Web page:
From carpel tunnel syndrome to amyotrophic lateral sclerosis (ALS) (also called Lou Gehrig’s disease), a wide range of peripheral nervous system disorders afflict millions of people each day in the United States.
Recently, Sedro-Woolley’s PeaceHealth United General Medical Center added electromyography (EMG) and nerve conduction testing to its services to accurately and quickly diagnose these and other kinds of neurologic conditions. EMG testing looks at the electrical signals the muscles make when they are at rest and in use. A nerve conduction study measures how fast and how well the body’s electrical signals travel down the nerve pathway. Both are used to determine if a patient has a disorder of the nerves, muscles or both.
Combined, these tests can help neurologists render a better picture of what’s wrong with a patient and help make a proper diagnosis. Jeffrey Schachter, MD, a neurologist at PeaceHealth United General, says patients were previously sent to PeaceHealth St. Joseph Medical Center in Bellingham to receive this kind of testing. But now, they can get it much closer to home.
“We like to see it as an extension of our physical exam,” says Schachter of the testing procedures. “We have to take it in context with what we see on our exam and what the patient is telling us. These tests give us more detailed information than we can get with just our hands and our eyes alone.”
Who’s a Candidate for Testing?
Generally, a person with continued weakness, numbness or loss of function in a limb (and possibly accompanied by pain) will receive these tests, says Schachter. As is the case with many medical specialties, a patient’s primary physician may refer them to a neurologist who would order and complete the testing.
It’s important to note that these tests are generally not for those with acute issues, Schachter says. Sudden onset of one-sided numbness or weakness is a sign of stroke and should be dealt with immediately by calling 9-1-1 and going to an emergency room.
How Does It Work?
For nerve conduction testing, a patient will enter the testing room and lie on a bed next to the testing machine. Blankets are usually placed on the limb being tested to keep it warm.
Electrodes are then applied with tape onto the patient’s hands or feet in areas along the nerve pathway. The testing practitioner will use an electric probe attached to the machine to induce electrical stimulation or shocks. When the electrical stimulus excites a nerve, it will travel the length of the nerve fiber to the muscle. The machine records how fast and strong the response to the signal is, and if anything is delaying or blocking that signal.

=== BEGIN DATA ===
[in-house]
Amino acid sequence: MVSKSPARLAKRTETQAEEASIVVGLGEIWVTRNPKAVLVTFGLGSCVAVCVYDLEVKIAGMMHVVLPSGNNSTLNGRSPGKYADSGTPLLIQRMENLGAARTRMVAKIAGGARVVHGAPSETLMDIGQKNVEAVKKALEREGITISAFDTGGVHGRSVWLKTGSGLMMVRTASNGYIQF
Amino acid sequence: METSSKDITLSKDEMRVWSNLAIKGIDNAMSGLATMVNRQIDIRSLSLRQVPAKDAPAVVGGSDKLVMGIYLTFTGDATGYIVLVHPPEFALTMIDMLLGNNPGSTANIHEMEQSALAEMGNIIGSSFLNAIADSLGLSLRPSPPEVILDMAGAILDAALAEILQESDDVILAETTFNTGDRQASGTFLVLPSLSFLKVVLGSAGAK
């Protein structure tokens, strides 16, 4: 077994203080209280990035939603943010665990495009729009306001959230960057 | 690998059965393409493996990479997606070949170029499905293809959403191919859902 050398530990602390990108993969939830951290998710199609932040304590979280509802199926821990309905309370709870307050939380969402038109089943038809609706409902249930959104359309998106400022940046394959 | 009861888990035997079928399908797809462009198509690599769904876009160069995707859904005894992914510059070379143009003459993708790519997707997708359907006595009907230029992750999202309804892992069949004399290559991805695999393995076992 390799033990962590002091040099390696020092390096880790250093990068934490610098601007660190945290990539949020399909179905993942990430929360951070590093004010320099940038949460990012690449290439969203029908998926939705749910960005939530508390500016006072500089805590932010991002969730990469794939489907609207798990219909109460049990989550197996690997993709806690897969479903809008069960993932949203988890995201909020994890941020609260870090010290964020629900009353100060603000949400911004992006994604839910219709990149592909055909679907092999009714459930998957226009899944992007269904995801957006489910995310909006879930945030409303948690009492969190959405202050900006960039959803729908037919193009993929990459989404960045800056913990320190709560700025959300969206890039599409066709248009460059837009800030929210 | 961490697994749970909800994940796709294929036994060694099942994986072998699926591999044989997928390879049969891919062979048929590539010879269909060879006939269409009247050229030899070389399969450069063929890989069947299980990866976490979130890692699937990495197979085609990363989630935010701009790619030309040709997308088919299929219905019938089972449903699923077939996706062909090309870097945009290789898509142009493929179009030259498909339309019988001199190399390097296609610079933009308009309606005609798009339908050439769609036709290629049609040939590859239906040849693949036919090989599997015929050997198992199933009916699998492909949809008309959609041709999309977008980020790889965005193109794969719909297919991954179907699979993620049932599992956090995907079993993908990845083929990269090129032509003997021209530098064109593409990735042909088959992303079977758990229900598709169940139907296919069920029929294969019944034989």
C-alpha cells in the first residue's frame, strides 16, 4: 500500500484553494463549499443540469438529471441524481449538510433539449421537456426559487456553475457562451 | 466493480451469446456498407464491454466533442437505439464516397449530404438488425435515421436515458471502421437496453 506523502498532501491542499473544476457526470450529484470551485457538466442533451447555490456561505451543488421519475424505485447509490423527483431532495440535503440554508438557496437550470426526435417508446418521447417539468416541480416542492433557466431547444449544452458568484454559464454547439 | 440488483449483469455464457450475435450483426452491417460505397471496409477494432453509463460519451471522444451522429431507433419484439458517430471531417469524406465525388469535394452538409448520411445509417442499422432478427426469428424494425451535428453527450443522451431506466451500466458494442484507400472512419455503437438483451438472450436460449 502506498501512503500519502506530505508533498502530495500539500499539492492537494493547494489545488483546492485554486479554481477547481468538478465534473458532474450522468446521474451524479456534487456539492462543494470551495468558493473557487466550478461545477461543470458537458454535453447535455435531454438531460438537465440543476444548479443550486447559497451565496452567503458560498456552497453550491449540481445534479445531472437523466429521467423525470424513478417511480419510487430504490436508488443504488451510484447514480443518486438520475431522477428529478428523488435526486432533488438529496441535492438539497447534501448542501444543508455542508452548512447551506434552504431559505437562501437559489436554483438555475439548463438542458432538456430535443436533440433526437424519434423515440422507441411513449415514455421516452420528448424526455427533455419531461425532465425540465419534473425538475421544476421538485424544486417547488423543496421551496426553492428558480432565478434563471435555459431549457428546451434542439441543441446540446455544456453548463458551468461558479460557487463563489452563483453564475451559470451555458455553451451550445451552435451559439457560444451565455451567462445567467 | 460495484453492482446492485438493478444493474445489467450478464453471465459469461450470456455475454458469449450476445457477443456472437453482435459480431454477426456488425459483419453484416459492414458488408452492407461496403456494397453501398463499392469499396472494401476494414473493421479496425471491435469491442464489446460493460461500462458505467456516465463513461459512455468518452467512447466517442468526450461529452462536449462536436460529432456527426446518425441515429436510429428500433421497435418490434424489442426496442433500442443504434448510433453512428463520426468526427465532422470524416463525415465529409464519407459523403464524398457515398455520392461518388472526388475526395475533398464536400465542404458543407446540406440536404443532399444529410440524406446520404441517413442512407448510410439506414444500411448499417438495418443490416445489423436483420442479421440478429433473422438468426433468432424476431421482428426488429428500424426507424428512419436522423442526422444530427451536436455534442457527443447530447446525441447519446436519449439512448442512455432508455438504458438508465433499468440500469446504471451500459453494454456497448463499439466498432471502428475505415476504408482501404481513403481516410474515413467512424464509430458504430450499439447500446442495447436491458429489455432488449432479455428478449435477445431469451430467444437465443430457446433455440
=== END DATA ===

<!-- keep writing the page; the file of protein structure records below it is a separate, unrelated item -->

Schachter says the intensity of the shocks vary but are almost always well-tolerated by patients.
“Some of the shocks are smaller, in which case patients may only barely feel them,” he says. “Some shocks will make the limb jump involuntarily. A lot of patients describe it as a strange sensation rather than painful. Most patients tolerate the tests really well, and we’re careful with how we do it. We use the minimum amount of power necessary to get the response we need.”
With EMG testing, a very small needle is inserted within the limb’s muscle. The needle functions like a microphone inside the muscle, Schachter explains. By listening to the muscle’s electrical signal the practitioner can determine whether the patient’s issues stem from abnormal muscle irritability, or from the nerves themselves.
The testing usually takes about 30 minutes per limb, but Schachter says patients should prepare for the exam to take about one hour from start to finish.
What are the Benefits?
These tests allow practitioners to examine results in real-time, Schachter explains. This means explanation of the results can be given to a patient very quickly.
“Usually – about 90-95 percent of the time – we’re able to tell the patient what we found that day, and then we send a comprehensive report to their referring provider within a couple of days. Many times a patient will present with hand weakness or finger numbness, and one of the questions we ask is, ‘Could this be carpel tunnel syndrome?’ Often times with testing we’ll be able to say ‘yes’ or ‘no’ by the end of that appointment.”
Only in very complex cases does a diagnosis take time beyond that, says Schachter.
Conditions diagnosed with support from EMG and nerve conduction tests range from those disorders that originate in the motor neuron cells of the spinal cord to those in the smaller nerves of the fingertips. Among these are ALS, myasthenia gravis, spinal stenosis, muscular dystrophy, pinched nerves in the back or neck, nerve compression, neuropathy from existing health conditions like diabetes and other neuromuscular and inflammatory muscle disorders.
All in all, Schachter says PeaceHealth United General’s ability to offer this testing is a testament to their commitment to improve and expand healthcare access for local residents. “Being able to offer this locally, I think, gives faster care and quicker answers,” he says. “Overall, it will help to streamline the care of our patients.”